How is it that we are so passive, especially as women, that our response to an authority figure is, “Well, if that’s how it is, then I guess I’m OK with it.”? Even when it’s not OK. We fall into apathy and then have regrets. Worse, yet, we are actively upset emotionally and/or physically harmed by the treatment we receive and yet we still say, “Ok, if that’s how it’s got to be…”
Going further, it’s not just an authority figure, but it’s a peer, a coworker, a spouse or significant other, a friend, an acquaintance, we acquiesce.
acquiesce – verb (used without object), acquiesced, acquiescing.
- to assent tacitly; submit or comply silently or without protest; agree; consent
This passivity is so ingrained in us, as women, that our lips remain locked, our throats closed and our eyes bright with tears of lamentation even as we comply.
I see it with my childbirth students and my doula clients.
“Will my doctors allow me to…?”
“I heard the hospital policy is to do… so, I won’t be able to do what I feel is best for myself and my baby.”
To this I say:
“If you cannot advocate for yourself, how will you advocate for your child?”
“Oh, I don’t think I could ask my doctor about that!”
“I don’t want to be argumentative.”
“I don’t want to be a problem patient.”
“What if my questions are off-putting or insulting to my doctor? Won’t they then treat me badly?”
“I don’t want to be disrespectful.”
“If you don’t ask; you don’t get.”
Asking for something doesn’t question your doctor’s authority, it is directly expressing your needs and your preferences.
The worst thing that will happen is that the doctor says, “no” to a patient’s request. That’s the sum total of it. The word “no”. It’s fear that keeps us from stepping forward and asking for what we want. Fear of rejection and fear of perception. We wish to maintain our image of the good girl, so we say bite our tongues and swallow our words.
Being direct doesn’t fit the standard paradigm of how we’ve been taught to behave as women. We are taught to be kind, helpful and obedient. We are told that the pleasure and comfort of others comes before our own. The stereotype of the woman who does everything for her partner and her children, while doing little for herself, is a prime example of our cultural upbringing.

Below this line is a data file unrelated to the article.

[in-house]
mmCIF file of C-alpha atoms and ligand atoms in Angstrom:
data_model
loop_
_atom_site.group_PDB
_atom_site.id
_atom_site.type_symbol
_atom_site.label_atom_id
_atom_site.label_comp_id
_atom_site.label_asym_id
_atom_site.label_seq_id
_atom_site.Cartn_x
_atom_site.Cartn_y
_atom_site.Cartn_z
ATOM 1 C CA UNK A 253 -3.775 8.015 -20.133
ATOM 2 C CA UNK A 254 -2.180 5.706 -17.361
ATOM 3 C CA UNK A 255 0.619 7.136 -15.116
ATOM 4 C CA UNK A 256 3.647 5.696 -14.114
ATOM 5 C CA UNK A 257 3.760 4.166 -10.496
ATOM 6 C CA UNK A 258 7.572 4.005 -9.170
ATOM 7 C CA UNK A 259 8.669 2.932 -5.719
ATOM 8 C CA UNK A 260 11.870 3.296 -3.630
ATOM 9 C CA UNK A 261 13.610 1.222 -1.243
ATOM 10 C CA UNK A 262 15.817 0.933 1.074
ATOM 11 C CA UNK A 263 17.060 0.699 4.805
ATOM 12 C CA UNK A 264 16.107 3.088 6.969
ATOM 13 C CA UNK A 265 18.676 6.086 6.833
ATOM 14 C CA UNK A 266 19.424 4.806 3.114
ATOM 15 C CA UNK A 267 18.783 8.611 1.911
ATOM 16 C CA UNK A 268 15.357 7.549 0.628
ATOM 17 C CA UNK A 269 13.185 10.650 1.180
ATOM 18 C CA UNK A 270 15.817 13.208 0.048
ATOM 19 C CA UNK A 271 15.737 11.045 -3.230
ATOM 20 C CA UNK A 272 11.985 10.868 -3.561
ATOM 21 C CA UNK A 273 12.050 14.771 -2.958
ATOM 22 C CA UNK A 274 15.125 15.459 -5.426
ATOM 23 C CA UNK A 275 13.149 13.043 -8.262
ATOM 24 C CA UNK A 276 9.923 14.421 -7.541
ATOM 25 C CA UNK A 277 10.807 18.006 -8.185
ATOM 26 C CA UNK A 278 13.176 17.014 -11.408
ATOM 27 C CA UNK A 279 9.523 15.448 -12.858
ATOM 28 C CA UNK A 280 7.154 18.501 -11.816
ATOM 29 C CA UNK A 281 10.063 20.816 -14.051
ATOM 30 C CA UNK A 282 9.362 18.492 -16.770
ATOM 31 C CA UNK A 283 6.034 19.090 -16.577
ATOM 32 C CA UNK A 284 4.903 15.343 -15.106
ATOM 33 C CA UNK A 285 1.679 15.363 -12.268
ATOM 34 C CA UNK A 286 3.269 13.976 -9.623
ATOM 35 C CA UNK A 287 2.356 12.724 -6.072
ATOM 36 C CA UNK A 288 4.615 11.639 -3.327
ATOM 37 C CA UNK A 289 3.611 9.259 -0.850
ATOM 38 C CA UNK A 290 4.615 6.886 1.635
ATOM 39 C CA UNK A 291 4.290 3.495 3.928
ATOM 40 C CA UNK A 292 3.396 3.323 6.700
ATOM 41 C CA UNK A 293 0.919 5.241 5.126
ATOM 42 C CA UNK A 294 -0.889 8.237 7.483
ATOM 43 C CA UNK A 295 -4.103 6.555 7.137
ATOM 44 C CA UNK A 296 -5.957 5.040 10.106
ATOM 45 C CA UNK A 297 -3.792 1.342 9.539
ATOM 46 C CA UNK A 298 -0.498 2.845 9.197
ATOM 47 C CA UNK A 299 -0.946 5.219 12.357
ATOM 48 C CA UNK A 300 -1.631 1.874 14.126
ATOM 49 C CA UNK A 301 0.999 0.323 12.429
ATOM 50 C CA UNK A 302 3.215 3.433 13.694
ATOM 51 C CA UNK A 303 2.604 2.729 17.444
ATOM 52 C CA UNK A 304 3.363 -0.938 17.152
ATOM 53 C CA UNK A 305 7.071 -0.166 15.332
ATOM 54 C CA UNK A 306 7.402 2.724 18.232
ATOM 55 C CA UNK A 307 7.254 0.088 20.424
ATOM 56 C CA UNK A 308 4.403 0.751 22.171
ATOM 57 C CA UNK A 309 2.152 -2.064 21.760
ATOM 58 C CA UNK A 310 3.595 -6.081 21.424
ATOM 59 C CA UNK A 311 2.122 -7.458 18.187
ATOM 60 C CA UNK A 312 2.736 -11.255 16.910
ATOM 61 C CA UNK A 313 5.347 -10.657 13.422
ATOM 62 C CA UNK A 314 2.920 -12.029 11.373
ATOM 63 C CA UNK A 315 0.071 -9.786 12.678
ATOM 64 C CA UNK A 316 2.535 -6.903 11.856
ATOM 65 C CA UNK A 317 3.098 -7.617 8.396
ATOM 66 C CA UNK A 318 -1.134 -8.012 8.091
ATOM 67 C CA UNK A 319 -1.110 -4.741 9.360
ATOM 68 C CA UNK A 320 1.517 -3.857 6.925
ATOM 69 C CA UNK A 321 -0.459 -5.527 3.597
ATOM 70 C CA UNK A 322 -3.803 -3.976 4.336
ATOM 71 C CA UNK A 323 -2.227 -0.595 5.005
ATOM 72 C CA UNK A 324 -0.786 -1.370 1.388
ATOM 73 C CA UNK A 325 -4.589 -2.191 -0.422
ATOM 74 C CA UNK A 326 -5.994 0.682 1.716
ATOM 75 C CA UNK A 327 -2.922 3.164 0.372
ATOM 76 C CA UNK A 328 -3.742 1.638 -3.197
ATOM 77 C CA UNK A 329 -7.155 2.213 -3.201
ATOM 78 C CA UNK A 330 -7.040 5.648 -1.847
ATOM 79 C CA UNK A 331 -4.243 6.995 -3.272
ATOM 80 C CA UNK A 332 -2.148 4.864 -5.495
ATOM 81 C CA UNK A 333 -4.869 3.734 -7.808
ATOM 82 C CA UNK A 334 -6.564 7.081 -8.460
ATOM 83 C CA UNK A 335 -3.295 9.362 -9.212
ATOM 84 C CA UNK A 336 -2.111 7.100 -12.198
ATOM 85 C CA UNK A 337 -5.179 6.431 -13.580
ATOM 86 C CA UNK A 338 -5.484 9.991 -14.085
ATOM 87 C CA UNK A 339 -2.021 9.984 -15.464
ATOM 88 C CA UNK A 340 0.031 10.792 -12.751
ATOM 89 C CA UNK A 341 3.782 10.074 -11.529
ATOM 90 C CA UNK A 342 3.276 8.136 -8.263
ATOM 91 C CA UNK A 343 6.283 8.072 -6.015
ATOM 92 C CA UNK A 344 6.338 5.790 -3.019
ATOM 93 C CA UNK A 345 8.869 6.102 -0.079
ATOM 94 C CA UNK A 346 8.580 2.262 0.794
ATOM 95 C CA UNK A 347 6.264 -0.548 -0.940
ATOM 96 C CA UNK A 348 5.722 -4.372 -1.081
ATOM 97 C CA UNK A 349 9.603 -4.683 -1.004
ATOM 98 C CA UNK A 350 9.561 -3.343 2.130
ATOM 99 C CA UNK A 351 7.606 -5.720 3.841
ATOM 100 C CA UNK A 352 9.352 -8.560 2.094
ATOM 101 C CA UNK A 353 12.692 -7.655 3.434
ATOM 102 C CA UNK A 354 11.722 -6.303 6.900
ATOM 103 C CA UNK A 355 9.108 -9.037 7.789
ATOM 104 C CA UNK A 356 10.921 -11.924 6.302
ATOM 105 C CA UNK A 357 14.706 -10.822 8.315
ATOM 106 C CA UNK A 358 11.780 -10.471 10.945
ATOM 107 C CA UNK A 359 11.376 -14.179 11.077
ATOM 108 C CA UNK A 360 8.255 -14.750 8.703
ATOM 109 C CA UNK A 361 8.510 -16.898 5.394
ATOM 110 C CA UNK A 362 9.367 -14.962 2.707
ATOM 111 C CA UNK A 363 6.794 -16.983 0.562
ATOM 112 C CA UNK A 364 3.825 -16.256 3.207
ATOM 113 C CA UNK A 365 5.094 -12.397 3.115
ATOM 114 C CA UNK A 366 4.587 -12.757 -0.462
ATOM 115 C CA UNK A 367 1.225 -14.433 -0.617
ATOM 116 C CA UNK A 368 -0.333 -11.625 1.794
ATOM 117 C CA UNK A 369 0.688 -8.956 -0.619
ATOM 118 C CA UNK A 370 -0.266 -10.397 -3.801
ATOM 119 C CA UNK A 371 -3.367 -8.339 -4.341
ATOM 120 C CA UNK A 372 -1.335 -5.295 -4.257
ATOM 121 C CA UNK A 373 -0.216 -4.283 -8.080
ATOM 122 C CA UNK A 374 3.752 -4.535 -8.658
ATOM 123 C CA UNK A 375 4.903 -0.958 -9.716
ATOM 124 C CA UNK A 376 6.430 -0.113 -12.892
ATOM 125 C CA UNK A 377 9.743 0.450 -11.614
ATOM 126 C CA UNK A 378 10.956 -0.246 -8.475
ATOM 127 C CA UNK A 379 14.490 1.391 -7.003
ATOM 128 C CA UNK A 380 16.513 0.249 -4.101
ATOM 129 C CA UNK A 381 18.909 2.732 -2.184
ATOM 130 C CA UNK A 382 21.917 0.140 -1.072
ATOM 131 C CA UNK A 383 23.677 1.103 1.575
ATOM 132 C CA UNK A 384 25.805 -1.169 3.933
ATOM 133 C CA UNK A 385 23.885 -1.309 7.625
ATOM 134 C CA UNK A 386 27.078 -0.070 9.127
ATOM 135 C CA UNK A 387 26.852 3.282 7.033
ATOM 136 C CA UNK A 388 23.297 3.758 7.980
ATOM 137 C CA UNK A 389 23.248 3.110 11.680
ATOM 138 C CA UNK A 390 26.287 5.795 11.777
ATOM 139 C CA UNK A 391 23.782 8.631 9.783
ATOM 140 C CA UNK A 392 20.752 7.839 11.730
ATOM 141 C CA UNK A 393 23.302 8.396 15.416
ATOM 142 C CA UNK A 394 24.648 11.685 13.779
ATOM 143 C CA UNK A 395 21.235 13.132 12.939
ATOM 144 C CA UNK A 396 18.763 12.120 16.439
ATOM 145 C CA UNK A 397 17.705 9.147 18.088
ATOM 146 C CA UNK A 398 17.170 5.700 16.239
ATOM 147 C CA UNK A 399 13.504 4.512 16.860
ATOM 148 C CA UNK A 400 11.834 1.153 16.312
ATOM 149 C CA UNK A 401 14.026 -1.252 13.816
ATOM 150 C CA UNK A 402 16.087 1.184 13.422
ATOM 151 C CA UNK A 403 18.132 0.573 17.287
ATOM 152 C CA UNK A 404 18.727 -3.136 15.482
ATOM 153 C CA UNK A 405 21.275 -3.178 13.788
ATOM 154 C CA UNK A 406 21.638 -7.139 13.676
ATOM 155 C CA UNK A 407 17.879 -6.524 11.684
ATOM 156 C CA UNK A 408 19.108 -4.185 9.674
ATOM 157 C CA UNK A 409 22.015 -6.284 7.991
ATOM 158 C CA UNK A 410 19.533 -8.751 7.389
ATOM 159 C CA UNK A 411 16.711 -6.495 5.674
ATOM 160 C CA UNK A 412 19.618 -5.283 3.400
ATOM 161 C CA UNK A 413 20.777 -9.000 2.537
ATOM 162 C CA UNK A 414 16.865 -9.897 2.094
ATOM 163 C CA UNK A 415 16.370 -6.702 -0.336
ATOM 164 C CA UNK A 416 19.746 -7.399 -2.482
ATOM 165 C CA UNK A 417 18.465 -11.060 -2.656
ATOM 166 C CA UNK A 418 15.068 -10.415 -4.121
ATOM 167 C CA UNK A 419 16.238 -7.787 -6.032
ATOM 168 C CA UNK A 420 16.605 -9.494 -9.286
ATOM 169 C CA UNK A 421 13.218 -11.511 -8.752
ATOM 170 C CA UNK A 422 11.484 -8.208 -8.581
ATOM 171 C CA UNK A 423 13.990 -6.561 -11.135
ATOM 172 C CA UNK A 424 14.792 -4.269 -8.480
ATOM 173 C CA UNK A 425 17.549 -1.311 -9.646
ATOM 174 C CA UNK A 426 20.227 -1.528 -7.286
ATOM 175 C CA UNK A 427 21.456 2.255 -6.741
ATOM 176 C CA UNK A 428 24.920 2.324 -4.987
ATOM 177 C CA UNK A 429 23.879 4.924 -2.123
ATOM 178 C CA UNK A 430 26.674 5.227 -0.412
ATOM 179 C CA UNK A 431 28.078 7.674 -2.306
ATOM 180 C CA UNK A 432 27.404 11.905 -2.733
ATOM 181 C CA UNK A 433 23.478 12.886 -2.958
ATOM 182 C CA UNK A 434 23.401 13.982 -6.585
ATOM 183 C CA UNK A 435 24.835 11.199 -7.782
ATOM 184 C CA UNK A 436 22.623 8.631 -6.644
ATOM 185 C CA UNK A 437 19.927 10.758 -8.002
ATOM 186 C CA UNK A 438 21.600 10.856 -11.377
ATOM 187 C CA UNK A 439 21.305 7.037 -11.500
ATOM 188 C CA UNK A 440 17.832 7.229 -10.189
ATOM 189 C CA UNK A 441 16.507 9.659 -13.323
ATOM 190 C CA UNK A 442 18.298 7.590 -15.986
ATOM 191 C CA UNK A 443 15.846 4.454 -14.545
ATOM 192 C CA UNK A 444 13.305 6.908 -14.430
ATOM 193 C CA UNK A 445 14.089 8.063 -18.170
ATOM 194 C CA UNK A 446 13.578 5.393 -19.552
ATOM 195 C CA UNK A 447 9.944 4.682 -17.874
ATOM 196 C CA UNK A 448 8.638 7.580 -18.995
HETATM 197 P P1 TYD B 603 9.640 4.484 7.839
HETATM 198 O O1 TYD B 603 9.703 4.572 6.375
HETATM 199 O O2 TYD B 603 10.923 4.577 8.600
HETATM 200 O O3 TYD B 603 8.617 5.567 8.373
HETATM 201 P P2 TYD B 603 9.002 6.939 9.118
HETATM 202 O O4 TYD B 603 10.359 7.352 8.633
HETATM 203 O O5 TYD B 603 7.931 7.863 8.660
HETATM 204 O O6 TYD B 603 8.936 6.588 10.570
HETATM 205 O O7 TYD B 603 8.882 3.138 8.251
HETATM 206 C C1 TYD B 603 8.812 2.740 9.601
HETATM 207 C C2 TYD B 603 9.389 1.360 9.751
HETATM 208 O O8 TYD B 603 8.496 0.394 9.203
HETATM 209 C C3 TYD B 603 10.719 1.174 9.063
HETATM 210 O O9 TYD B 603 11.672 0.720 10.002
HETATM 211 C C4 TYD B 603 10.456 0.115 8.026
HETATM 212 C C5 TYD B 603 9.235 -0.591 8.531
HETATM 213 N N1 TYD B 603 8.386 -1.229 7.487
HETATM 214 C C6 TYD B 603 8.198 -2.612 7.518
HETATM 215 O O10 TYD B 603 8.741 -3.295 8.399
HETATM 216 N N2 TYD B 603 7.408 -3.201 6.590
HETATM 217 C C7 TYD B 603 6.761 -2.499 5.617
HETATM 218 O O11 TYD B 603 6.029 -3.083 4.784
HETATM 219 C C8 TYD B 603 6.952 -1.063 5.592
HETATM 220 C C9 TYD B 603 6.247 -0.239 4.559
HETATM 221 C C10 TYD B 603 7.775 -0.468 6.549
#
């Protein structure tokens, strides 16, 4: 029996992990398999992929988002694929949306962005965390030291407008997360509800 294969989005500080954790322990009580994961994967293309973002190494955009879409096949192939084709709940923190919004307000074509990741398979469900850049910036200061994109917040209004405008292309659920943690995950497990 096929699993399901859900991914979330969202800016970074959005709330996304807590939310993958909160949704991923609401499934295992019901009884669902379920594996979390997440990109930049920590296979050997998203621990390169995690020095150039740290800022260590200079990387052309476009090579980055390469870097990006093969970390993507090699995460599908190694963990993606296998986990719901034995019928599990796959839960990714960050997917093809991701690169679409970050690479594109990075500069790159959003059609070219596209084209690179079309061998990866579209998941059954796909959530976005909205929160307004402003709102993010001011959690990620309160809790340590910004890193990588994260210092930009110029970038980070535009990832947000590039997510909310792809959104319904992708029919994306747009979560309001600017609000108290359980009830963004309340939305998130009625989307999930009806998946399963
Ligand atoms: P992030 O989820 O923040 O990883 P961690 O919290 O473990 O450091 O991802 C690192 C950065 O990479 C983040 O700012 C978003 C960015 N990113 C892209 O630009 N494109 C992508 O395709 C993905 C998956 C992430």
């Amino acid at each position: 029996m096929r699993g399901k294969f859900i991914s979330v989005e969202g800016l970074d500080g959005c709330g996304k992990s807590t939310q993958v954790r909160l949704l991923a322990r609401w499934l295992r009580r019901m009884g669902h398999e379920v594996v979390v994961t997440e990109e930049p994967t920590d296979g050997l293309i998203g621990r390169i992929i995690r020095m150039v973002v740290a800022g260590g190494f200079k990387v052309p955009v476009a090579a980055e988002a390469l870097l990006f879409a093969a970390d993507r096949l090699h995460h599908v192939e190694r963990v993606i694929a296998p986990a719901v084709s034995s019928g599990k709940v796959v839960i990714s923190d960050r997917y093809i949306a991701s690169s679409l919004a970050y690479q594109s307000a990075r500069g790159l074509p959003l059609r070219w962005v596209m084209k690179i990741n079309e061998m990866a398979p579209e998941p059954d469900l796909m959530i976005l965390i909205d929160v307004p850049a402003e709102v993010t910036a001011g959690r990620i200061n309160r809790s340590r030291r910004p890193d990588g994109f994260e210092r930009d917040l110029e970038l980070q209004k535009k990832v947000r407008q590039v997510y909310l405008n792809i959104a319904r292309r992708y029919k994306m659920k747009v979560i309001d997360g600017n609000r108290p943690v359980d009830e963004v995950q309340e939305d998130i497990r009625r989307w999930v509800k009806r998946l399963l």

We are taught, from the time we are little, that we need to respect our elders, our parents and teachers. Yet, we are not often taught to respect ourselves. Our needs and desires are held to be of a secondary status to those considered to be of higher import. We are told to mind our business, be quiet and be good girls.
Damn it, I don’t want to be a good girl! (My tattoos and sports-car-red hair might have given that away…) I want to acknowledge my reservations and my fears. Then I want to put those reservations and fears in their place and ask for what I need. Or, even better still, do what I need to do to while maintaining compassion and empathy for others. The key lies in Ahimsa, kindness to self and others. It’s a balance, not unlike all else in our lives.
We don’t need permission from anyone but ourselves to lead our lives. We don’t need the permission of our doctors to labor out of bed, to eat, or to birth on hands and knees instead of on our backs. We don’t need the permission of our husbands/partners to make financial decisions or to go out with friends.
This goes beyond asking to have our needs met and it goes beyond “no means no”. This is a positive affirmation of our inner needs and desires. It is our self-expression to the fullest degree. It means we are fully actualized, badass women who know what we want and can make it happen without fear or reservation. Take that breath and allow your words to come forth so you may begin to be fulfilled. Move out of your boundaries and into badassery.
Dear reader, I want to know what holds you back? What holds your tongue when you know you should speak? What prevents you from expressing your needs and desire in favor of those of others? Tell me in the comments below.
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